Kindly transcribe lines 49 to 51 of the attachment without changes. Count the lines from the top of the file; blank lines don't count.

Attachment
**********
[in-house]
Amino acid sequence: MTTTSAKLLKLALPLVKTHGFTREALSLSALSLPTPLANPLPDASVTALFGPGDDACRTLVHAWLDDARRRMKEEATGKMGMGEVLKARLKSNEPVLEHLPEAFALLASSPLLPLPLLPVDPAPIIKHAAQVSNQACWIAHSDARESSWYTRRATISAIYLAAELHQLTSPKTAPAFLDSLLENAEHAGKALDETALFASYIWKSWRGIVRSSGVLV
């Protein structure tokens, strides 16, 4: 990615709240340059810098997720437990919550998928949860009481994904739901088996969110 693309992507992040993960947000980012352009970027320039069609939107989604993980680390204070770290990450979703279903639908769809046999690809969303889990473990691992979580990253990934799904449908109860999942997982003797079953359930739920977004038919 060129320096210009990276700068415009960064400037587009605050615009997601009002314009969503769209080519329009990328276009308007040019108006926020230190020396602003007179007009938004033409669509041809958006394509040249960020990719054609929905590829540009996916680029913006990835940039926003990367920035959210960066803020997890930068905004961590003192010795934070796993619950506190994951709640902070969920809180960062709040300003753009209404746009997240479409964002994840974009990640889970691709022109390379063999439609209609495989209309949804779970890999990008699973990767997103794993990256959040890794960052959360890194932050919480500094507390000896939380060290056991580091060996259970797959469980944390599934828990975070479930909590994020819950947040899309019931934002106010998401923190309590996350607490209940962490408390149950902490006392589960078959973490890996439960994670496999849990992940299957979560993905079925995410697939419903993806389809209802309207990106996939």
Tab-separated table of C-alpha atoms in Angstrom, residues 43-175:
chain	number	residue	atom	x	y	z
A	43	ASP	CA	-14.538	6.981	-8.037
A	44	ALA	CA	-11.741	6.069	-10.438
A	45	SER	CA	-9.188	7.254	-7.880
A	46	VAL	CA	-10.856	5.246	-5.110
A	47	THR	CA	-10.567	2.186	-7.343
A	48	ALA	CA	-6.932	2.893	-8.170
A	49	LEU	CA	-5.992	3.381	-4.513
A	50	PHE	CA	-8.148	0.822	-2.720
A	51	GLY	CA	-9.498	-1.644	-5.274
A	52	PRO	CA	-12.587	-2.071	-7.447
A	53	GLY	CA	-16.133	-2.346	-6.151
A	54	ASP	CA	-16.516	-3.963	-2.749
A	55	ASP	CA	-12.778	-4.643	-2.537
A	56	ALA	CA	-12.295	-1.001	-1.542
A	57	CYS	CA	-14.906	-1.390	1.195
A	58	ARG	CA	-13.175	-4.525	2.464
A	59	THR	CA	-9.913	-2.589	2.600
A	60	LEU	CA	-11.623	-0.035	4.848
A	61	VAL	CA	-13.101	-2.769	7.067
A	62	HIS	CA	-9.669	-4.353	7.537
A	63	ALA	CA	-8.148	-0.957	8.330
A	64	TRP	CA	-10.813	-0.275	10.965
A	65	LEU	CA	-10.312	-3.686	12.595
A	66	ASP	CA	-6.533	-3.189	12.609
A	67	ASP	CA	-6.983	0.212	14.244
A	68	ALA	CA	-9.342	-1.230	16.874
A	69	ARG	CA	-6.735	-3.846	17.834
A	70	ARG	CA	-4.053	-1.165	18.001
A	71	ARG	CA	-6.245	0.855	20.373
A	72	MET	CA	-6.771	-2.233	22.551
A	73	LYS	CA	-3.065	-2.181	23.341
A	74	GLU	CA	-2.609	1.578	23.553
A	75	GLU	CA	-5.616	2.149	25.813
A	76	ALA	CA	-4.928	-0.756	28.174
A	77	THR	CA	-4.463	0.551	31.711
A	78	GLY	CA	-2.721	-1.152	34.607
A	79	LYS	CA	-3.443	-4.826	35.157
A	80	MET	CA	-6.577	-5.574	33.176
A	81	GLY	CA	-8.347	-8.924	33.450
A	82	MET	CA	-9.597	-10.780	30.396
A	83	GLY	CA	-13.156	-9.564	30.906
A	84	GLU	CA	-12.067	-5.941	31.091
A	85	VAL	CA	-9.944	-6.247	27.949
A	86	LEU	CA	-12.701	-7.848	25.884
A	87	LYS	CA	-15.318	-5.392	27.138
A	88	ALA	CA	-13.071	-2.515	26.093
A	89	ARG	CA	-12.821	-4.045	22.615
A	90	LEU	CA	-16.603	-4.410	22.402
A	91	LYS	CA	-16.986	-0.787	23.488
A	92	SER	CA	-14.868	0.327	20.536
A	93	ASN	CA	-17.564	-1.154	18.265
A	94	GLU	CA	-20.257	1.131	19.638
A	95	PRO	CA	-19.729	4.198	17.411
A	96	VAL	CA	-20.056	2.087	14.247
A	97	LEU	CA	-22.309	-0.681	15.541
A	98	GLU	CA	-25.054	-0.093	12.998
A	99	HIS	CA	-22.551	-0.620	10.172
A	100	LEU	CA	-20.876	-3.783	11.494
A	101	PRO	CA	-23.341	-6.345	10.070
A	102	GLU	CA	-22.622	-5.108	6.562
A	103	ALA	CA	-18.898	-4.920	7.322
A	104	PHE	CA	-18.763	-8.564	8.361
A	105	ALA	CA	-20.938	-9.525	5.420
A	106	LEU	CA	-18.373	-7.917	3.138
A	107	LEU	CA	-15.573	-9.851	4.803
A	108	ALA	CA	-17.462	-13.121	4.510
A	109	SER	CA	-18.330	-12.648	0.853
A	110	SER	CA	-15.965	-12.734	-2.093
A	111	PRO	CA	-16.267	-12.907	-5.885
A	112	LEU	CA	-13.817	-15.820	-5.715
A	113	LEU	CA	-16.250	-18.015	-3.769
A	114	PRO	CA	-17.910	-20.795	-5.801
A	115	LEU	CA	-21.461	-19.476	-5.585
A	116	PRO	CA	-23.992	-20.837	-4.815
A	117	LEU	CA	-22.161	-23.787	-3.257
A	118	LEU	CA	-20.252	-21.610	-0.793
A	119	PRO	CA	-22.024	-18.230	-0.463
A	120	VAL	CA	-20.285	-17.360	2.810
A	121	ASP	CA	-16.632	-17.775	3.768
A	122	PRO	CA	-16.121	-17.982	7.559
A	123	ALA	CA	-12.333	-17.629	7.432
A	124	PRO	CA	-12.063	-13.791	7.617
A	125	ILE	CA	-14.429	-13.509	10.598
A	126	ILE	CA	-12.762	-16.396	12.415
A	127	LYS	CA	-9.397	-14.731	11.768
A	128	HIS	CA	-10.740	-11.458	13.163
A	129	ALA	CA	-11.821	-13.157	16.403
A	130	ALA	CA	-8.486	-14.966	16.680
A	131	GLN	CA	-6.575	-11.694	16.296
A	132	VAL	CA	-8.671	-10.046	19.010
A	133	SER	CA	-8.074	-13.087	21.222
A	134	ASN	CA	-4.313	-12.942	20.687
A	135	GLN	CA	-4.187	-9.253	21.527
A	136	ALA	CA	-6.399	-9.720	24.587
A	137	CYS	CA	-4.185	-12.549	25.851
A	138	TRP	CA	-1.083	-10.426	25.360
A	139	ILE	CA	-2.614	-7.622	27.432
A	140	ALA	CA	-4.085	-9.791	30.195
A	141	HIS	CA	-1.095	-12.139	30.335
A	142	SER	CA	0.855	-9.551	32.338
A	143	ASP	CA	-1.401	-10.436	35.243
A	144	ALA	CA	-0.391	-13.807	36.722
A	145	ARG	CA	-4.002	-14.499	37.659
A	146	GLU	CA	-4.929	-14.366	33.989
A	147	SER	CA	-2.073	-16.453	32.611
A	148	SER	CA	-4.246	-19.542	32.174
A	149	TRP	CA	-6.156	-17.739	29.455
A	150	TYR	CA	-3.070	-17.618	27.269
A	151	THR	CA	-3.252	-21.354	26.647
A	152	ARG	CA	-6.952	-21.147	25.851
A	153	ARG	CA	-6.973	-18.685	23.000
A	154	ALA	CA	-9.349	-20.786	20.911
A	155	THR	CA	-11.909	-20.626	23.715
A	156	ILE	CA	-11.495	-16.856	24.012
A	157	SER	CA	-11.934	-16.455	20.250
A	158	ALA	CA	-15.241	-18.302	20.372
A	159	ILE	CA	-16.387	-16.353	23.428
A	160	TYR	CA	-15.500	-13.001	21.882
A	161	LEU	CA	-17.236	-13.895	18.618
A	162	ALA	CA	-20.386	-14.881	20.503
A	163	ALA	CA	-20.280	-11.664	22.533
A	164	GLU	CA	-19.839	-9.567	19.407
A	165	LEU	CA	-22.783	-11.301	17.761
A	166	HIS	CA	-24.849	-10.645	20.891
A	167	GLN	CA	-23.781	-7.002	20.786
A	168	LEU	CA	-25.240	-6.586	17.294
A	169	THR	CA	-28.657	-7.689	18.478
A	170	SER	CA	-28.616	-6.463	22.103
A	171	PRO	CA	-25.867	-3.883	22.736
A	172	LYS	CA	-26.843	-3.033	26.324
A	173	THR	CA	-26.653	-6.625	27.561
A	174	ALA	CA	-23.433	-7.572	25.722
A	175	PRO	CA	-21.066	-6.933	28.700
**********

A	86	LEU	CA	-12.701	-7.848	25.884
A	87	LYS	CA	-15.318	-5.392	27.138
A	88	ALA	CA	-13.071	-2.515	26.093